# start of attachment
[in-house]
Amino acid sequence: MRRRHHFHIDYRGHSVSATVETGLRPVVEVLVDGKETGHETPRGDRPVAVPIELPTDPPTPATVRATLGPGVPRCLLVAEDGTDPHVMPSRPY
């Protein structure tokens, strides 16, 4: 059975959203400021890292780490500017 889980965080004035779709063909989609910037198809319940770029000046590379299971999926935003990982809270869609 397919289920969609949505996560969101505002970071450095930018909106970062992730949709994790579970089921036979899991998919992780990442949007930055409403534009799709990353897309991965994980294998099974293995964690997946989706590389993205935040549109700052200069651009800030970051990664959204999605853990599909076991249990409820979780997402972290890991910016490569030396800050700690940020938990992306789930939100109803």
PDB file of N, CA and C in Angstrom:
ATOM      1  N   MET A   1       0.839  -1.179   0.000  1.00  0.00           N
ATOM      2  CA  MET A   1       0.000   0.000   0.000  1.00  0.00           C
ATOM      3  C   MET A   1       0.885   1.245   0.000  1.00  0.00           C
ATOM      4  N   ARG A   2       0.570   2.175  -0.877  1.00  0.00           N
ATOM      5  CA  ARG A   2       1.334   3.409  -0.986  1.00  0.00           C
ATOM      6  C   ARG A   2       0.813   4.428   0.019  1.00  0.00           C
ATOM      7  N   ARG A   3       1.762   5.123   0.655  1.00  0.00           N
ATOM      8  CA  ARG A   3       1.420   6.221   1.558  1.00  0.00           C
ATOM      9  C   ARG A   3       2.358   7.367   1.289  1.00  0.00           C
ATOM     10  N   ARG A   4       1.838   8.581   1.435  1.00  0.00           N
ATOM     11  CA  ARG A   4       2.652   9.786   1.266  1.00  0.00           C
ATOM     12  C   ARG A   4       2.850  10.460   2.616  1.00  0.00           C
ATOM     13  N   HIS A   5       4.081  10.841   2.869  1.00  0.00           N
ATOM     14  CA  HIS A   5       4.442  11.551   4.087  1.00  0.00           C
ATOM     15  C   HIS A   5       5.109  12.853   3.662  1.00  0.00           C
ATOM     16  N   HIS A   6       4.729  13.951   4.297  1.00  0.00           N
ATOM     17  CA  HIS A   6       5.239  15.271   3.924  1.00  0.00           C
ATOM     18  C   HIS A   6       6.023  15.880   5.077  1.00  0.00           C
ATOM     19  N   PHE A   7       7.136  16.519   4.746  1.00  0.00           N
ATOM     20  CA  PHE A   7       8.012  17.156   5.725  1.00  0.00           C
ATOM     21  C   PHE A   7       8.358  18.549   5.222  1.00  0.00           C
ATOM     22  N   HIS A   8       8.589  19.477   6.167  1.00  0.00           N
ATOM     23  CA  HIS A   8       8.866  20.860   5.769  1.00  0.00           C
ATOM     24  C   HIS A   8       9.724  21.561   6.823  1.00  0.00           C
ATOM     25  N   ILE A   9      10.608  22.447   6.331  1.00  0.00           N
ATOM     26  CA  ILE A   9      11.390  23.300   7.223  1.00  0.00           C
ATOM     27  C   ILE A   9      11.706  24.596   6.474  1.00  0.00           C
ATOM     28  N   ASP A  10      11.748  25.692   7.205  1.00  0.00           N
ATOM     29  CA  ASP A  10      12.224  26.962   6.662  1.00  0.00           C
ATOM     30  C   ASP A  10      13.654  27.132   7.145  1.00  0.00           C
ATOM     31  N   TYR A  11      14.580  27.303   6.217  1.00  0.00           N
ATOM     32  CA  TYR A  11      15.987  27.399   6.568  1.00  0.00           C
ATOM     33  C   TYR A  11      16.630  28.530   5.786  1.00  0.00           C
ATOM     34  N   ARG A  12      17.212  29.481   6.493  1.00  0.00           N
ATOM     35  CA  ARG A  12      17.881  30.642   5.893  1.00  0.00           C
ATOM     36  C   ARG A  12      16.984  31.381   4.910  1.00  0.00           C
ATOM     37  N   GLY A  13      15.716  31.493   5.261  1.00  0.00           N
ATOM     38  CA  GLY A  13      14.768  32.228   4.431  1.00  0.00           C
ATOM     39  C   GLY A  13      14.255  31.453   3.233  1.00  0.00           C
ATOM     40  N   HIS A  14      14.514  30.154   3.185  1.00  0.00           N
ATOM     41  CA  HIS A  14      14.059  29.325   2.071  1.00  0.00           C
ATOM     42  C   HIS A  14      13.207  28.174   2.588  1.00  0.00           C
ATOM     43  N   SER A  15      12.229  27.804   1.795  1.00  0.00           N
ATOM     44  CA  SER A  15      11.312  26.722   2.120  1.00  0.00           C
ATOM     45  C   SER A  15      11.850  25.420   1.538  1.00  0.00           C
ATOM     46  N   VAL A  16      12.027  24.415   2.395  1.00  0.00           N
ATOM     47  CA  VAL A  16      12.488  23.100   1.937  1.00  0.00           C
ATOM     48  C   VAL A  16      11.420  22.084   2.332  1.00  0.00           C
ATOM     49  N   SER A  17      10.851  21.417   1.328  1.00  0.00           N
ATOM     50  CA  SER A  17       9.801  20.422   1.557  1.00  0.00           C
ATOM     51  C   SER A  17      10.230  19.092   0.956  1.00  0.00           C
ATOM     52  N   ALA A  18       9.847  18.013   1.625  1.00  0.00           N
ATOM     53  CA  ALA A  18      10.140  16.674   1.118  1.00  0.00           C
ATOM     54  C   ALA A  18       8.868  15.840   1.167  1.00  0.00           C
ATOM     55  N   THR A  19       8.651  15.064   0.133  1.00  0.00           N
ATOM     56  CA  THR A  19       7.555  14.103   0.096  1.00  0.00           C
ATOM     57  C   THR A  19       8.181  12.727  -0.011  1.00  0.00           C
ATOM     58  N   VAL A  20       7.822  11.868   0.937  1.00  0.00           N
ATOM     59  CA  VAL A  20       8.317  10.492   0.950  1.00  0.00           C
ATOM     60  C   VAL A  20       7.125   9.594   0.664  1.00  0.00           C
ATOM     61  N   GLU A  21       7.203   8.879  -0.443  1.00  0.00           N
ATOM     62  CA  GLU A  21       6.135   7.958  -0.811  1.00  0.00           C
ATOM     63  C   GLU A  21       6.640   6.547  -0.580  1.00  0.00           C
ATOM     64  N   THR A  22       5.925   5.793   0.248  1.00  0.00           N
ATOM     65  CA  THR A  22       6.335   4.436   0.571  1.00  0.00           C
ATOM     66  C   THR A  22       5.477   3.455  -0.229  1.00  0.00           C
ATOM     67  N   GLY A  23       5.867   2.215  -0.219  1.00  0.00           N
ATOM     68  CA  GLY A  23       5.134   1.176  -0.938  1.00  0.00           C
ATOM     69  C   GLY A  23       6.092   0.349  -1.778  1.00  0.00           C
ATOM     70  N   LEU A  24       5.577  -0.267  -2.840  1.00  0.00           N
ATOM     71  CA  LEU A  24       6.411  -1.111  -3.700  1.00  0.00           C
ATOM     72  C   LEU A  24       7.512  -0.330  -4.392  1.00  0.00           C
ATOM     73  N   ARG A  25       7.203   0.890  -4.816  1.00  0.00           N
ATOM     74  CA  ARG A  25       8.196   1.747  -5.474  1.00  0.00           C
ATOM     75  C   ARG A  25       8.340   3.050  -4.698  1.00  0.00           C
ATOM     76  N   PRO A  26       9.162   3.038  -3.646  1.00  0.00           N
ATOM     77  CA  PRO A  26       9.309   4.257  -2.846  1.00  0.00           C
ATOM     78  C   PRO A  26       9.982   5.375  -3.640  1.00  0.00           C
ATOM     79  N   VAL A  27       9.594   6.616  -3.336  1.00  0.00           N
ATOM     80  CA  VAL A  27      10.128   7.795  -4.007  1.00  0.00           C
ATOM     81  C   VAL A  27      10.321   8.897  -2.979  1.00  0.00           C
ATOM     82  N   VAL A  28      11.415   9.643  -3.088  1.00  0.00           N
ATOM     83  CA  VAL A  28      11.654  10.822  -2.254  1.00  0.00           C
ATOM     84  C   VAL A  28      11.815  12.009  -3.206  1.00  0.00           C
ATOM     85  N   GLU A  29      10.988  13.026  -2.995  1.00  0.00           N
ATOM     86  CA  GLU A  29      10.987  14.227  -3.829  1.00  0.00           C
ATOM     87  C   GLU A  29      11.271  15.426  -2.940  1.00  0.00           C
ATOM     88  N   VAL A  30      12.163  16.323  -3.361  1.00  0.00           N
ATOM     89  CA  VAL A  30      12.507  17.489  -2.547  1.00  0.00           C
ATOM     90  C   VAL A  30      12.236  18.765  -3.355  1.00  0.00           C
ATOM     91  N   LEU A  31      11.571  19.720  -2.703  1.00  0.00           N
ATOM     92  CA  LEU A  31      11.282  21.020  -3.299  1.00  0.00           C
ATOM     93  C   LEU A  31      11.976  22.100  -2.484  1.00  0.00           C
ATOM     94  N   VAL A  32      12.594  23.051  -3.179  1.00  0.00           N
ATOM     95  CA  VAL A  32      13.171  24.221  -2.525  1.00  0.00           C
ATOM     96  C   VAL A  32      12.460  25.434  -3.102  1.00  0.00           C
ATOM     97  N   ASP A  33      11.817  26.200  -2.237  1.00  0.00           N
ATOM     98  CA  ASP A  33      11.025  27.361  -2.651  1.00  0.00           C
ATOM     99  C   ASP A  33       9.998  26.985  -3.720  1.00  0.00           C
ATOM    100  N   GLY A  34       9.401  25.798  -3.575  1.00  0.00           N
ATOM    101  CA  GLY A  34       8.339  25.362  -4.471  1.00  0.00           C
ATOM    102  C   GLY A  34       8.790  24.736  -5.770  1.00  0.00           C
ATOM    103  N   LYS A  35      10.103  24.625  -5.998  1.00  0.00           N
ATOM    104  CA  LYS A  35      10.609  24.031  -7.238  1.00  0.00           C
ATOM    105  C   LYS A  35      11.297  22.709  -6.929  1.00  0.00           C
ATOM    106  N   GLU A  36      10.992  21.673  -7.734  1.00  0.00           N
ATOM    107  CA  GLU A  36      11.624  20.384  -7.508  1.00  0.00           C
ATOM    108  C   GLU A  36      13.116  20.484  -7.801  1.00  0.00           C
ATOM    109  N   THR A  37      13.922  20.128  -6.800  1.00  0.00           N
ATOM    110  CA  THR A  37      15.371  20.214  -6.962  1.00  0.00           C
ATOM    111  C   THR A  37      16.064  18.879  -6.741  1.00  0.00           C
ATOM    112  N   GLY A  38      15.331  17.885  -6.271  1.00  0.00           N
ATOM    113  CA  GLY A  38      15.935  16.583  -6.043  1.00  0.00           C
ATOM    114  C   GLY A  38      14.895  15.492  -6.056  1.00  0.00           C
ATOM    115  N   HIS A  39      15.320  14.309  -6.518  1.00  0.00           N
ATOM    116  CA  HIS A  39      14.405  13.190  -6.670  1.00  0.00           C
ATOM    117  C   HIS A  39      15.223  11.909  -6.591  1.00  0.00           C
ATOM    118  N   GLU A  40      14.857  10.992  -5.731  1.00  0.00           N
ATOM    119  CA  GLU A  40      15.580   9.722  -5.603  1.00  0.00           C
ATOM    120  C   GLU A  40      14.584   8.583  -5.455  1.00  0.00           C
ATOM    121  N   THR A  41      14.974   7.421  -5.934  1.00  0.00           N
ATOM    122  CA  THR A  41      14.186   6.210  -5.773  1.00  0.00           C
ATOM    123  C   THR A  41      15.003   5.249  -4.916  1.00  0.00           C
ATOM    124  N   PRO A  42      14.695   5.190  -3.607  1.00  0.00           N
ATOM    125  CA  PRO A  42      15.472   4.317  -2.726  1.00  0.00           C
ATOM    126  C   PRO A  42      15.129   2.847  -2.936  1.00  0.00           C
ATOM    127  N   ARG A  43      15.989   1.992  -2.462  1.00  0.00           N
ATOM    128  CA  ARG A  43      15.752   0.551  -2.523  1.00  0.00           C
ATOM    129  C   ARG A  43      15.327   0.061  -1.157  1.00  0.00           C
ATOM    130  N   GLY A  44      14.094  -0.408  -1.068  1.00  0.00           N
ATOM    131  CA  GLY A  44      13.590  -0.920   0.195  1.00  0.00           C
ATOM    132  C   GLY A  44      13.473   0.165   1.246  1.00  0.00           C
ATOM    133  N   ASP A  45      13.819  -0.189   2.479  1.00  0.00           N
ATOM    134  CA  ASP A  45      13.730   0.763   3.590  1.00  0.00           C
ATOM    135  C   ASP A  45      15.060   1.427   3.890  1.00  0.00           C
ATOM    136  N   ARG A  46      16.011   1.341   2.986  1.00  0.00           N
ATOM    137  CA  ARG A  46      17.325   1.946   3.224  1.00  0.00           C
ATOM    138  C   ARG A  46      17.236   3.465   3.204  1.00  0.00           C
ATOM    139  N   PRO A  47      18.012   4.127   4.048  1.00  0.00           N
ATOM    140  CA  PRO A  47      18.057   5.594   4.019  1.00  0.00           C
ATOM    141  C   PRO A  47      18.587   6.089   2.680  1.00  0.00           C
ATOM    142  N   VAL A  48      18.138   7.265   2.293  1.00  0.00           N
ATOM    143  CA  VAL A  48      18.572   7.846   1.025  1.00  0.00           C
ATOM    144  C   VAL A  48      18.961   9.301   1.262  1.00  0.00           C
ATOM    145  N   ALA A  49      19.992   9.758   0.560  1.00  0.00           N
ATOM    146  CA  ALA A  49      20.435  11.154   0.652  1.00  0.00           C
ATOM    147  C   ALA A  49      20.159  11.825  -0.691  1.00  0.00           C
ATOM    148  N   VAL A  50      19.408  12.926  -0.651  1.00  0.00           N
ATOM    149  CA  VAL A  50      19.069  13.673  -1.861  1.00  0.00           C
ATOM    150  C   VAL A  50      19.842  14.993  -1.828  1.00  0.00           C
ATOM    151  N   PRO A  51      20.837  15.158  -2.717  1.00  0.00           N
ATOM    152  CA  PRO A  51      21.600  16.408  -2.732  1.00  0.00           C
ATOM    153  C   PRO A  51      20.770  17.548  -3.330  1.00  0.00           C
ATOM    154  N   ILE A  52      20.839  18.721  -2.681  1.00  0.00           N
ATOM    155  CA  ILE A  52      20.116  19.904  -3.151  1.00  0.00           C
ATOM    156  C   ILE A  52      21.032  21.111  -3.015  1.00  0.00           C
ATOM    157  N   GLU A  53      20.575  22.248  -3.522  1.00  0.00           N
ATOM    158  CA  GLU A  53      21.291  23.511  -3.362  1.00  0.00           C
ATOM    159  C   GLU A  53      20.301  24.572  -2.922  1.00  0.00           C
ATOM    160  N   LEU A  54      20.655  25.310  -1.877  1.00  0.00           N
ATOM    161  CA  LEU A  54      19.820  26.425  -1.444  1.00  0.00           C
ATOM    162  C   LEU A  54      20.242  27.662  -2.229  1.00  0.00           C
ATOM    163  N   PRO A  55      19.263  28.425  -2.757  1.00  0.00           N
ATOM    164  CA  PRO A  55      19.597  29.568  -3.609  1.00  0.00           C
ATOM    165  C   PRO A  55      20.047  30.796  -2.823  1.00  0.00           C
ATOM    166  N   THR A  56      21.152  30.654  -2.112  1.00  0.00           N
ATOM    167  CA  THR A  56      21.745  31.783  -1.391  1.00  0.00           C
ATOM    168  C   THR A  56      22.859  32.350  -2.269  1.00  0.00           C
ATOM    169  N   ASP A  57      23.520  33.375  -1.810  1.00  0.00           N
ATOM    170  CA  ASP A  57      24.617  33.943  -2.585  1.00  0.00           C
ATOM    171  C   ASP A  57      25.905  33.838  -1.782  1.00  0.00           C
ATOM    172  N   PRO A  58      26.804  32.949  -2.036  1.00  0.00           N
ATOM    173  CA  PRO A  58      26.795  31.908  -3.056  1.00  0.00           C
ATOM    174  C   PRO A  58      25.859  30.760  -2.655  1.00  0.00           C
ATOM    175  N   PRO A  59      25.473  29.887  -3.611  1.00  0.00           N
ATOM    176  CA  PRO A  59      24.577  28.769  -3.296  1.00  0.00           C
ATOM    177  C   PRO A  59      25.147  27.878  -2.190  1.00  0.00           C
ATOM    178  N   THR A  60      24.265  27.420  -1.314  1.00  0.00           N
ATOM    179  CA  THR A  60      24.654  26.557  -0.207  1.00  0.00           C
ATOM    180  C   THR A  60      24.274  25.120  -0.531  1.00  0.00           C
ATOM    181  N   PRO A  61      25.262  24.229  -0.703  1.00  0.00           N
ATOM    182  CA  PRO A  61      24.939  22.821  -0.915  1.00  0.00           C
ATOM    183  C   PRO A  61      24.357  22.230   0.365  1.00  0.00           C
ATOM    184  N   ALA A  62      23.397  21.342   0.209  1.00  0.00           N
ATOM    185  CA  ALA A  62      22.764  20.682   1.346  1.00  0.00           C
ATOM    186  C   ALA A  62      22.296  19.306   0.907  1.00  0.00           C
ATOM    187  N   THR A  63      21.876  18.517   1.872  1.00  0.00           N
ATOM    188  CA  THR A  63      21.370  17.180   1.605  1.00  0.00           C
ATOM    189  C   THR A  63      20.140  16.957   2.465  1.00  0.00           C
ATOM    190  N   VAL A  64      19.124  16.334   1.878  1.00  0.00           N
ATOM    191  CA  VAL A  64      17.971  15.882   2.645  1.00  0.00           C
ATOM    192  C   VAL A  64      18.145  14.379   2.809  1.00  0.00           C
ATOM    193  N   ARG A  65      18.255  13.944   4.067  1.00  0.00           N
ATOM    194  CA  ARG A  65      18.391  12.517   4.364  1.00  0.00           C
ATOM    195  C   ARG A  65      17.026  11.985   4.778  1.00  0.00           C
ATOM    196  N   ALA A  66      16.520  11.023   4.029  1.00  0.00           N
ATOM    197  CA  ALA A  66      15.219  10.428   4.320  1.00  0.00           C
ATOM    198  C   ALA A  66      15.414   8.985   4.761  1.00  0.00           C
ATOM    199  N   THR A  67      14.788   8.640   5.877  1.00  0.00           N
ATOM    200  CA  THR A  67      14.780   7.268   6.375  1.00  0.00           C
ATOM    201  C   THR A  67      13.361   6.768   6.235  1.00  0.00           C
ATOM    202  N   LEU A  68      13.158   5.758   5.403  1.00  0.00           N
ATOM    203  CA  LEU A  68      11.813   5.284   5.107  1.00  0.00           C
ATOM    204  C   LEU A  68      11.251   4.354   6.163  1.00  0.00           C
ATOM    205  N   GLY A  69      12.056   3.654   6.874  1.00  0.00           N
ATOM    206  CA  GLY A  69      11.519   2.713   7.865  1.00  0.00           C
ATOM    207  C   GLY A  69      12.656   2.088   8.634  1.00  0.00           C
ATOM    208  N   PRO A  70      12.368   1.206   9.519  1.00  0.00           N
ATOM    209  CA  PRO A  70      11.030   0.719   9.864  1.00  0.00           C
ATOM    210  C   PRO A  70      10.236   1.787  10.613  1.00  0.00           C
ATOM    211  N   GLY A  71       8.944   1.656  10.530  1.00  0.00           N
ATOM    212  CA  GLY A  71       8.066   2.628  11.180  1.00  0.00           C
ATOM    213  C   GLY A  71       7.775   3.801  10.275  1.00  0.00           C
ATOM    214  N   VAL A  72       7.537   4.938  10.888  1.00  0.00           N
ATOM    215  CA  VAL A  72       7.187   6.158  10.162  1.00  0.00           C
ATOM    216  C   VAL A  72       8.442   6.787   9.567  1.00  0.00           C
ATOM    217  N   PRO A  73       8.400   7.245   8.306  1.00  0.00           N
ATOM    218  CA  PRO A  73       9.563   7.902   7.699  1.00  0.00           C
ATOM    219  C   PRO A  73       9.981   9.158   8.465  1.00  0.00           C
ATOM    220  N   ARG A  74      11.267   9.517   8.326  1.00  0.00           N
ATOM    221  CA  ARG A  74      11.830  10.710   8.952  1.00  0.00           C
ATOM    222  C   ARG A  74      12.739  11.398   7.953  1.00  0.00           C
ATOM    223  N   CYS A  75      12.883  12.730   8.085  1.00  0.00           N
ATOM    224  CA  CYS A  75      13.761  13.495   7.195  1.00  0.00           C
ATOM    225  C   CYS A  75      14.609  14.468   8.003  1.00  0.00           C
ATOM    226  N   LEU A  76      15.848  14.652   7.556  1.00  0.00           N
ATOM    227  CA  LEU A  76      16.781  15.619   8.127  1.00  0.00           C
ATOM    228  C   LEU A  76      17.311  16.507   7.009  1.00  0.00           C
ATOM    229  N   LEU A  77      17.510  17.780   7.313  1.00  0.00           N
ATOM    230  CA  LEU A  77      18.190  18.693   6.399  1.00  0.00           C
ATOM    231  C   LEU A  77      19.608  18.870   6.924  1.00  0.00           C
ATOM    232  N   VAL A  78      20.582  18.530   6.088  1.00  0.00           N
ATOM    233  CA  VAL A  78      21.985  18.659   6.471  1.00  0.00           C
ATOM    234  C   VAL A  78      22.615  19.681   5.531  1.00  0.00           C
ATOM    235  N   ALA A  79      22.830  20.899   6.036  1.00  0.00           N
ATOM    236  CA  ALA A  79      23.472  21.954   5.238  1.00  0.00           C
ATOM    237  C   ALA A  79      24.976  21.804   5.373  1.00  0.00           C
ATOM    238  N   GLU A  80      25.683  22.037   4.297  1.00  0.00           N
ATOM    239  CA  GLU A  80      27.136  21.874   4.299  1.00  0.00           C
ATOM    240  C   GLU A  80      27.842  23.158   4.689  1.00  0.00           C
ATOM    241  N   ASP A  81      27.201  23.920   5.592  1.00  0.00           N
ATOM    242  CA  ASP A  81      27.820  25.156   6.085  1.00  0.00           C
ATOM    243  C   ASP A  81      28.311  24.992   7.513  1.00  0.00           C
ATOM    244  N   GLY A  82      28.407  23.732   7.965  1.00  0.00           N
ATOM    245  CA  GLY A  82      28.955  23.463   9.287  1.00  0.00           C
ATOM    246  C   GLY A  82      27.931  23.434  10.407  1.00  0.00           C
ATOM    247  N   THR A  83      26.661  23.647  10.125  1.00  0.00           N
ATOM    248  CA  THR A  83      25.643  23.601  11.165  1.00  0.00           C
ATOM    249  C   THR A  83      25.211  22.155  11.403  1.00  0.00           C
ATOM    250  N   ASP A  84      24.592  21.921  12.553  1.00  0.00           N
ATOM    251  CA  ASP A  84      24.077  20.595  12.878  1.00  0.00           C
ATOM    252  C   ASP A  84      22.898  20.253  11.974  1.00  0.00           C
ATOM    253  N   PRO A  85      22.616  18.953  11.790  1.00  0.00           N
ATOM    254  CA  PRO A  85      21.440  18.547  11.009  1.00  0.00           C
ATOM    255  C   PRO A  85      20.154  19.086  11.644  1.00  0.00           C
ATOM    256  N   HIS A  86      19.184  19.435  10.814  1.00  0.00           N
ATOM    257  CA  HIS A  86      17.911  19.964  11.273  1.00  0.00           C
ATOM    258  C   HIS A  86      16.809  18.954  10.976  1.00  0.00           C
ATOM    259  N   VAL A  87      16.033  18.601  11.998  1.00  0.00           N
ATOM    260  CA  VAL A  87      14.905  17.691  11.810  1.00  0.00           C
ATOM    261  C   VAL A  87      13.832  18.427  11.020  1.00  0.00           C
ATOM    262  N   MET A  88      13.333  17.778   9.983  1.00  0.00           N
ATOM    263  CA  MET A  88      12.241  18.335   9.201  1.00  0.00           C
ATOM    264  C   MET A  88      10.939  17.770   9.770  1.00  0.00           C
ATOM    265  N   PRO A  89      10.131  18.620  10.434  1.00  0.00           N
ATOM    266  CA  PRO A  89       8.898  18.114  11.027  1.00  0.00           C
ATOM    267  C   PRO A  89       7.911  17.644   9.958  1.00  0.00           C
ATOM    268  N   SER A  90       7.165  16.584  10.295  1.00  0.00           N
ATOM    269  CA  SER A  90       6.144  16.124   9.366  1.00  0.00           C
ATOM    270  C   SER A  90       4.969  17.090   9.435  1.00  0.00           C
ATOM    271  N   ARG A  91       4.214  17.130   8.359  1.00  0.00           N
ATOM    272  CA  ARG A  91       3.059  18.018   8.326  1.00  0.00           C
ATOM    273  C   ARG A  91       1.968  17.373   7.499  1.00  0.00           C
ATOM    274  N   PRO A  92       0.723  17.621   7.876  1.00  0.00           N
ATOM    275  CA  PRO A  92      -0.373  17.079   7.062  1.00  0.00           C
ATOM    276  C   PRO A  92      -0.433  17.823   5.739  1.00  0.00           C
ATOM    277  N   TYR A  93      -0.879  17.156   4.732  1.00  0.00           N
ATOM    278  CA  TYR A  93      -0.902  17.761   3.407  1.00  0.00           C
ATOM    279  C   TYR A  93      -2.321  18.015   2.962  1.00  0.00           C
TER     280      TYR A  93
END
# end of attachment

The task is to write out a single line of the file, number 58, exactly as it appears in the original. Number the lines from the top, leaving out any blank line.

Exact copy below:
ATOM     54  C   ALA A  18       8.868  15.840   1.167  1.00  0.00           C